In its simplest form, Speaker Diarization answers the question: who spoke when?
In the field of Automatic Speech Recognition (ASR), Speaker Diarization refers to (A) the number of speakers that can be automatically detected in an audio file, and (B) the words that can be assigned to the correct speaker in that file.
Today, many modern Speech-to-Text APIs, like AssemblyAI, use deep learning research to accurately perform tasks (A) and (B) automatically.
In this blog post, we’ll take a closer look at how Speaker Diarization works, why it’s useful, some of its current limitations, and how to easily use Speaker Diarization on audio/video files.
How Does Speaker Diarization Work?
The fundamental task of Speaker Diarization is to apply speaker labels (i.e., “Speaker A,” “Speaker B,” etc.) to each word in the transcription text of an audio/video file.
Accurate Speaker Diarization requires many steps. The first step is to break the audio file into a set of “utterances.” What makes up an utterance? Generally, utterances are at least a half second to 10 seconds of speech. To illustrate this, let’s look at the below examples:
Hello my name is Bob.
I like cats and live in New York City.
In the same way that a single word wouldn’t be enough for a human to identify a speaker, machine learning models also need more data to identify speakers too. This is why the first step is to break the audio file into a set of “utterances” that can, later, be assigned to a specific speaker (e.g., “Speaker A” spoke “Utterance 1”).
There are many ways to break up an audio/video file in a set of utterances, with one common way being to use silence and punctuation markers. In our research, we start seeing a drop off in Speaker Diarization’s ability to correctly assign an utterance to a speaker when utterances are less than one second.
Once an audio file is broken into utterances, those utterances get sent through a deep learning model that has been trained to produce “embeddings” that are highly representative of a speaker’s characteristics. An embedding is a deep learning model’s high-dimensional representation of an input. For example, the image below shows what the embedding of a word looks like:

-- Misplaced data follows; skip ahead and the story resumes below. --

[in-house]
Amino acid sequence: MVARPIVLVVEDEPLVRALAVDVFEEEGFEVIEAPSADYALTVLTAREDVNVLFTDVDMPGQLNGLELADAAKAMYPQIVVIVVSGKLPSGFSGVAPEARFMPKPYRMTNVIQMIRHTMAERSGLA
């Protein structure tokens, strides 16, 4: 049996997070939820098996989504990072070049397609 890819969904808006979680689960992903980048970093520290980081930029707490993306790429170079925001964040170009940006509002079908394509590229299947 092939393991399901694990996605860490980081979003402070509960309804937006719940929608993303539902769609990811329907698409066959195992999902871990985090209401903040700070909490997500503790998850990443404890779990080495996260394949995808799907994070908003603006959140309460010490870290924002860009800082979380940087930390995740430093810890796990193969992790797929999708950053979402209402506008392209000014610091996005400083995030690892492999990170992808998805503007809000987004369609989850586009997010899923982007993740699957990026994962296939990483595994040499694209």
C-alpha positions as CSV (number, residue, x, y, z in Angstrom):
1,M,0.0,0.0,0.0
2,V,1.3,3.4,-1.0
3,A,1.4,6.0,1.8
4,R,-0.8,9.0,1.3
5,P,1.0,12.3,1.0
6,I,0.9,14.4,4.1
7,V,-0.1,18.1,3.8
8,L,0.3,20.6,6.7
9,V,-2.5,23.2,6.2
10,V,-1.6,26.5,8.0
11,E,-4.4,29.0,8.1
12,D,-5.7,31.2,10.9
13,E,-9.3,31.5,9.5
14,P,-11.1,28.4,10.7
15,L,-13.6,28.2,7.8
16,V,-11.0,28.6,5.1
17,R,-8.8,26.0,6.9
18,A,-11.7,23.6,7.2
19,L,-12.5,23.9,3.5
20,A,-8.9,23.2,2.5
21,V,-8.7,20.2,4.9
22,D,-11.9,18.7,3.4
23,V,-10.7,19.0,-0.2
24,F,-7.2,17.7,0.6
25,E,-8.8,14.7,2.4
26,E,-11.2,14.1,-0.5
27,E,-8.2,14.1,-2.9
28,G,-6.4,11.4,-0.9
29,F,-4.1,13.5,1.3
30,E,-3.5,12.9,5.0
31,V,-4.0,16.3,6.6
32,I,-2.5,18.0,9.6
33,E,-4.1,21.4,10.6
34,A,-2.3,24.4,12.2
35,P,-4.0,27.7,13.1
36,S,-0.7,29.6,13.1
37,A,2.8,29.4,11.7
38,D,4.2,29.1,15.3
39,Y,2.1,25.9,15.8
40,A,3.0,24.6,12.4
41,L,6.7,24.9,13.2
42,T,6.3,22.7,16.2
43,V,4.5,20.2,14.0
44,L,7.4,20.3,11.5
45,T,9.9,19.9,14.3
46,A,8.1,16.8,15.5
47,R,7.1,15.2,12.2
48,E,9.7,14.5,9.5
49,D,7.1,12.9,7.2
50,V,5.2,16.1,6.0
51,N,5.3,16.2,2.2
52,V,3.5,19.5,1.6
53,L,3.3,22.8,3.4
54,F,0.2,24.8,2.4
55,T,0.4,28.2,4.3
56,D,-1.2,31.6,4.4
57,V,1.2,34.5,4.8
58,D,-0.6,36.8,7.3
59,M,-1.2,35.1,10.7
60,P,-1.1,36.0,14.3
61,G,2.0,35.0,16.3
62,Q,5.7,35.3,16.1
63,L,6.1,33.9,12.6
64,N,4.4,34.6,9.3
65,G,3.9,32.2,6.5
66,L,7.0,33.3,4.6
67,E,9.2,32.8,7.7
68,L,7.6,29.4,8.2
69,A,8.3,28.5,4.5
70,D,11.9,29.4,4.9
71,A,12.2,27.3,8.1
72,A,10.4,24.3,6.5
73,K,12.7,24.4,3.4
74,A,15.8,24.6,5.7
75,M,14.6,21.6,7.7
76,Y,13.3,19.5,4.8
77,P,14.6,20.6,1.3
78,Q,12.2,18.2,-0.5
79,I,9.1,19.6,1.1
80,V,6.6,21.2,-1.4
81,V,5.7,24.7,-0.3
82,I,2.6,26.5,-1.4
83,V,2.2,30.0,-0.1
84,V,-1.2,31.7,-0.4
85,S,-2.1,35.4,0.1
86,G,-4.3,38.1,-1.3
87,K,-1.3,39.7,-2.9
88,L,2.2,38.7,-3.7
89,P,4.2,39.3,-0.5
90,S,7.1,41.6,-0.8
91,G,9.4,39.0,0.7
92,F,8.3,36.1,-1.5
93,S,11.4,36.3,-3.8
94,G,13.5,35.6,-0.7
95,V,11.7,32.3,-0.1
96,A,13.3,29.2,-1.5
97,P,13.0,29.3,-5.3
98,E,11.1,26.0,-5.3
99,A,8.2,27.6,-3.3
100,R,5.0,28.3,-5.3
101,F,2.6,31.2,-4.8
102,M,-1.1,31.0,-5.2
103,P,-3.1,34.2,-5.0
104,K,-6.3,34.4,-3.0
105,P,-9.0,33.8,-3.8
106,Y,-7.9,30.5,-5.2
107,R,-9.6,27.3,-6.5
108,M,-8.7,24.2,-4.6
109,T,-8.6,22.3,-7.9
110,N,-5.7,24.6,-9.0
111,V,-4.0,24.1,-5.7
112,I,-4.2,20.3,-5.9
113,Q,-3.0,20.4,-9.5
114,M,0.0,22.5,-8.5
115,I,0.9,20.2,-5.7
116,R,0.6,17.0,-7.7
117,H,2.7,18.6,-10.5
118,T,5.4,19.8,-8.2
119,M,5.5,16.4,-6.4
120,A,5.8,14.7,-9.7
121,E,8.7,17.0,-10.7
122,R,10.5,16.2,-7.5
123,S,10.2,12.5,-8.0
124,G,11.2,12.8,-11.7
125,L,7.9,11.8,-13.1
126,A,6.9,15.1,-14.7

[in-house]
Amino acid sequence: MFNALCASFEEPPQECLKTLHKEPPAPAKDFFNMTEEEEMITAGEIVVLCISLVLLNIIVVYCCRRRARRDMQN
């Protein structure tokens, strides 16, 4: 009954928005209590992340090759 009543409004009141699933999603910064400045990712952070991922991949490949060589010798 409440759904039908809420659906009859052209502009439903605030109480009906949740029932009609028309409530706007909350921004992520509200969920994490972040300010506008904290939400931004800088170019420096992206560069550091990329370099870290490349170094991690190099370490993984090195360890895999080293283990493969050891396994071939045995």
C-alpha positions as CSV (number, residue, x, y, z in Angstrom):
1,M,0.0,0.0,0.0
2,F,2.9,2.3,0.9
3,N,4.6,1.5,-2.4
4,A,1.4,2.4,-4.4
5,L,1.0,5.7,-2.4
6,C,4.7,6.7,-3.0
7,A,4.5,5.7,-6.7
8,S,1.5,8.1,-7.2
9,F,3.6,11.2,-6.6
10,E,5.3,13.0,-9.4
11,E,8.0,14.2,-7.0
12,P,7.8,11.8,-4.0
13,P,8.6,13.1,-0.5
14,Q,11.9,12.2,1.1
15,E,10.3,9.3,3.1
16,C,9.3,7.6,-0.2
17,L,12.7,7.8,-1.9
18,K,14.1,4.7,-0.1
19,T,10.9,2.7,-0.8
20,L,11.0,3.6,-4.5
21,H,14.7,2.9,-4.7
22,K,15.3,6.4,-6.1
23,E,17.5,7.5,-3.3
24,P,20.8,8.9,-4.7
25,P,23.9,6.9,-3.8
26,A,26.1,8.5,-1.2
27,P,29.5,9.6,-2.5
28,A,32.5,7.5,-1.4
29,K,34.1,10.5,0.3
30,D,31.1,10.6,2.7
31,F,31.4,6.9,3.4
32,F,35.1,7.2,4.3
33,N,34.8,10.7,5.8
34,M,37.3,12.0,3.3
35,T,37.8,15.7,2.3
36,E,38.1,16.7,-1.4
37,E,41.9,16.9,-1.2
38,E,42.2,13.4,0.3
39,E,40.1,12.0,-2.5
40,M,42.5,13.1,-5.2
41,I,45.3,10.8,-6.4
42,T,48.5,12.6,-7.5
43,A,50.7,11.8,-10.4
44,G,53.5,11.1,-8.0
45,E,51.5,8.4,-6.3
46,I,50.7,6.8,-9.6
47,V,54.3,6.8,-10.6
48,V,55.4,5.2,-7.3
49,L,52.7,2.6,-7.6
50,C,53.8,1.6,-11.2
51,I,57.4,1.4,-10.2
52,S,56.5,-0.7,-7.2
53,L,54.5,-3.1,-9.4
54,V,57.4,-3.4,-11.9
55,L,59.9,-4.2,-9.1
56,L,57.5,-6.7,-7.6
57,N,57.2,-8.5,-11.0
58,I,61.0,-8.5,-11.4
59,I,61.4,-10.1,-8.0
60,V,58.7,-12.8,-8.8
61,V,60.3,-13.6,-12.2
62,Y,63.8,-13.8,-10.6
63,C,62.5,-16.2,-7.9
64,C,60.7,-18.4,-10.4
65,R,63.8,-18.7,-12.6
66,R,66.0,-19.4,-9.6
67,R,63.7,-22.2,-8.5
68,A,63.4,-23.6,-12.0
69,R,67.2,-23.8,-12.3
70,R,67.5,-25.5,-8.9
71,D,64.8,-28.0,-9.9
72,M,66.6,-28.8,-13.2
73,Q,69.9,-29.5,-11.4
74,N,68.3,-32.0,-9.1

We do a similar process to convert not words, but segments of audio, into embeddings as well.
Next, we need to make a choice about how many speakers are present in the audio file--this is a key feature of a modern Speaker Diarization model. Legacy Speaker Diarization systems required knowing how many speakers were in an audio/video file ahead of time, but a major benefit of modern Speaker Diarization models is that they can accurately predict this number.
Our first goal here is to overestimate the number of speakers. Using a clustering method, we want to estimate the highest number of speakers that is reasonably possible. Why overestimate? It’s much easier to combine speakers’ utterances if the model breaks them up into different speaker labels than it is to disentangle two speakers being combined into one.
After this initial step, we go back and combine speakers, or disentangle speakers, as needed to get an accurate number.
Finally, Speaker Diarization models take the embeddings (produced above), and cluster them into as many clusters as there are speakers. For example, if a Speaker Diarization model predicts there are four speakers in an audio file, the embeddings will be forced into four groups based on the “similarity” of the embeddings.
For example, in the below image, let’s assume each dot is an utterance. The utterances get clustered together based on their similarity - with the idea being that each cluster is a unique speaker.
There are many ways to determine similarity of embeddings, and this is a core component of accurately predicting speaker labels with a Speaker Diarization model.
After this step, you now have a transcription complete with accurate speaker labels!
Today’s speaker diarization models can be used to determine up to 26 speakers in the same audio/video file with high accuracy.
Why is Speaker Diarization Useful?
Speaker diarization is useful because it takes a big wall of text and breaks it into something much more meaningful and valuable. If you were to try and read a transcription without speaker labels, your brain would automatically try and assign each word/sentence to the appropriate speaker. Speaker diarization saves you time and mental energy.
For example, let’s look at the before and after transcripts below with and without Speaker Diarization:
Without Speaker Diarization:
But how did you guys first meet and how do you guys know each other? I actually met her not too long ago. I met her, I think last year in December, during pre season, we were both practicing at Carson a lot. And then we kind of met through other players. And then I saw her a few her last few torments this year, and we would just practice together sometimes, and she's really, really nice. I obviously already knew who she was because she was so good. Right. So. And I looked up to and I met her. I already knew who she was, but that was cool for me. And then I watch her play her last few events, and then I'm actually doing an exhibition for her charity next month. I think super cool. Yeah. I'm excited to be a part of that. Yeah. Well, we'll definitely highly promote that. Vania and I are both together on the Diversity and Inclusion committee for the USDA, so I'm sure she'll tell me all about that. And we're really excited to have you as a part of that tournament. So thank you so much. And you have had an exciting year so far. My goodness. Within your first WTI 1000 doubles tournament, the Italian Open.Congrats to that. That's huge. Thank you.